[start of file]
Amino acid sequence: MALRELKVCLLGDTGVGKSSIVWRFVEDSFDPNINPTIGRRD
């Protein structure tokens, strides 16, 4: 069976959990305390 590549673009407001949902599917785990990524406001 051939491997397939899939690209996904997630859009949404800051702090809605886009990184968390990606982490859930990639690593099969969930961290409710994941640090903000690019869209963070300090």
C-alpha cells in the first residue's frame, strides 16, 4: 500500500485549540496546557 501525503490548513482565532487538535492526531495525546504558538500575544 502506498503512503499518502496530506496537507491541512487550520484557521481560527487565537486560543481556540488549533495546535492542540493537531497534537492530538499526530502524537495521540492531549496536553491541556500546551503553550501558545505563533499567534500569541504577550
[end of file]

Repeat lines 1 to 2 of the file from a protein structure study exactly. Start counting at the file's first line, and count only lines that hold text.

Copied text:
Amino acid sequence: MALRELKVCLLGDTGVGKSSIVWRFVEDSFDPNINPTIGRRD
């Protein structure tokens, strides 16, 4: 069976959990305390 590549673009407001949902599917785990990524406001 051939491997397939899939690209996904997630859009949404800051702090809605886009990184968390990606982490859930990639690593099969969930961290409710994941640090903000690019869209963070300090």